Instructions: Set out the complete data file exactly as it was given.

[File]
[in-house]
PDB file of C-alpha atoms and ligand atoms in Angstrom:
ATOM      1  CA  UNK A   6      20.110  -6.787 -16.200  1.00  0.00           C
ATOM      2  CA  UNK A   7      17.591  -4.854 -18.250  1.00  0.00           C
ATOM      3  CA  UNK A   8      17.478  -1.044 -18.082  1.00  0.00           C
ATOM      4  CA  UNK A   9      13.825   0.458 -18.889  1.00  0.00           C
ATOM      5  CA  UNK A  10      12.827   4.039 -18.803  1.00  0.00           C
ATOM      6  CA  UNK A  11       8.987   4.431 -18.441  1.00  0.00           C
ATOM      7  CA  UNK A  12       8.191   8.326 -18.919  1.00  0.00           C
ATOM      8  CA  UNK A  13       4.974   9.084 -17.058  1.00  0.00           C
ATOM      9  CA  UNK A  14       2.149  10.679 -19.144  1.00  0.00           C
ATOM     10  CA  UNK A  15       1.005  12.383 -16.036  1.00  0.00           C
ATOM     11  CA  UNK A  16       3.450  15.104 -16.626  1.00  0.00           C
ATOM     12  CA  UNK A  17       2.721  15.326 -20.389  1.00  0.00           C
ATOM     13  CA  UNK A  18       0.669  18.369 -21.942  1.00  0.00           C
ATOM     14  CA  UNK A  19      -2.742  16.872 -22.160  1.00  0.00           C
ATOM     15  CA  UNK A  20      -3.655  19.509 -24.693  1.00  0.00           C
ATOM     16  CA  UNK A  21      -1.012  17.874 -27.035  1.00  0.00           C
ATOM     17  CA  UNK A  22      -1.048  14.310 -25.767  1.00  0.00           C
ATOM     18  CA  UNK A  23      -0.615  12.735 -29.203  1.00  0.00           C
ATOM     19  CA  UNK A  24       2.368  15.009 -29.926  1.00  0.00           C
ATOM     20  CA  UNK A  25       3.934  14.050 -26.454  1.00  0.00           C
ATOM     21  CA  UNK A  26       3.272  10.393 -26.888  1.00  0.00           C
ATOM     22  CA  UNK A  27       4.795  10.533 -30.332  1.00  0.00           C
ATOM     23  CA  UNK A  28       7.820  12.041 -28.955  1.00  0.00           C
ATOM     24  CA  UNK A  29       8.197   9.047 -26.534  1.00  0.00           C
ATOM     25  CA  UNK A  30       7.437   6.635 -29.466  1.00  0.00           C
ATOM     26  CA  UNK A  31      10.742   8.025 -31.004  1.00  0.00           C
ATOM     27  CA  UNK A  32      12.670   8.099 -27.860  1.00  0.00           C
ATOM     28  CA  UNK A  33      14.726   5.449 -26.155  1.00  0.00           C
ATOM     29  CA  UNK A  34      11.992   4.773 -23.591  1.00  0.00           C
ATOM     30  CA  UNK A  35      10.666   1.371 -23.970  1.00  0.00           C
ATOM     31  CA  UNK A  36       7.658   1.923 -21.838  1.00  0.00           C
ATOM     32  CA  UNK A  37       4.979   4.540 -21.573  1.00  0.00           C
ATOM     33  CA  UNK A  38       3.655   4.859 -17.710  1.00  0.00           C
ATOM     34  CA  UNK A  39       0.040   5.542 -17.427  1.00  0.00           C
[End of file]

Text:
[in-house]
PDB file of C-alpha atoms and ligand atoms in Angstrom:
ATOM      1  CA  UNK A   6      20.110  -6.787 -16.200  1.00  0.00           C
ATOM      2  CA  UNK A   7      17.591  -4.854 -18.250  1.00  0.00           C
ATOM      3  CA  UNK A   8      17.478  -1.044 -18.082  1.00  0.00           C
ATOM      4  CA  UNK A   9      13.825   0.458 -18.889  1.00  0.00           C
ATOM      5  CA  UNK A  10      12.827   4.039 -18.803  1.00  0.00           C
ATOM      6  CA  UNK A  11       8.987   4.431 -18.441  1.00  0.00           C
ATOM      7  CA  UNK A  12       8.191   8.326 -18.919  1.00  0.00           C
ATOM      8  CA  UNK A  13       4.974   9.084 -17.058  1.00  0.00           C
ATOM      9  CA  UNK A  14       2.149  10.679 -19.144  1.00  0.00           C
ATOM     10  CA  UNK A  15       1.005  12.383 -16.036  1.00  0.00           C
ATOM     11  CA  UNK A  16       3.450  15.104 -16.626  1.00  0.00           C
ATOM     12  CA  UNK A  17       2.721  15.326 -20.389  1.00  0.00           C
ATOM     13  CA  UNK A  18       0.669  18.369 -21.942  1.00  0.00           C
ATOM     14  CA  UNK A  19      -2.742  16.872 -22.160  1.00  0.00           C
ATOM     15  CA  UNK A  20      -3.655  19.509 -24.693  1.00  0.00           C
ATOM     16  CA  UNK A  21      -1.012  17.874 -27.035  1.00  0.00           C
ATOM     17  CA  UNK A  22      -1.048  14.310 -25.767  1.00  0.00           C
ATOM     18  CA  UNK A  23      -0.615  12.735 -29.203  1.00  0.00           C
ATOM     19  CA  UNK A  24       2.368  15.009 -29.926  1.00  0.00           C
ATOM     20  CA  UNK A  25       3.934  14.050 -26.454  1.00  0.00           C
ATOM     21  CA  UNK A  26       3.272  10.393 -26.888  1.00  0.00           C
ATOM     22  CA  UNK A  27       4.795  10.533 -30.332  1.00  0.00           C
ATOM     23  CA  UNK A  28       7.820  12.041 -28.955  1.00  0.00           C
ATOM     24  CA  UNK A  29       8.197   9.047 -26.534  1.00  0.00           C
ATOM     25  CA  UNK A  30       7.437   6.635 -29.466  1.00  0.00           C
ATOM     26  CA  UNK A  31      10.742   8.025 -31.004  1.00  0.00           C
ATOM     27  CA  UNK A  32      12.670   8.099 -27.860  1.00  0.00           C
ATOM     28  CA  UNK A  33      14.726   5.449 -26.155  1.00  0.00           C
ATOM     29  CA  UNK A  34      11.992   4.773 -23.591  1.00  0.00           C
ATOM     30  CA  UNK A  35      10.666   1.371 -23.970  1.00  0.00           C
ATOM     31  CA  UNK A  36       7.658   1.923 -21.838  1.00  0.00           C
ATOM     32  CA  UNK A  37       4.979   4.540 -21.573  1.00  0.00           C
ATOM     33  CA  UNK A  38       3.655   4.859 -17.710  1.00  0.00           C
ATOM     34  CA  UNK A  39       0.040   5.542 -17.427  1.00  0.00           C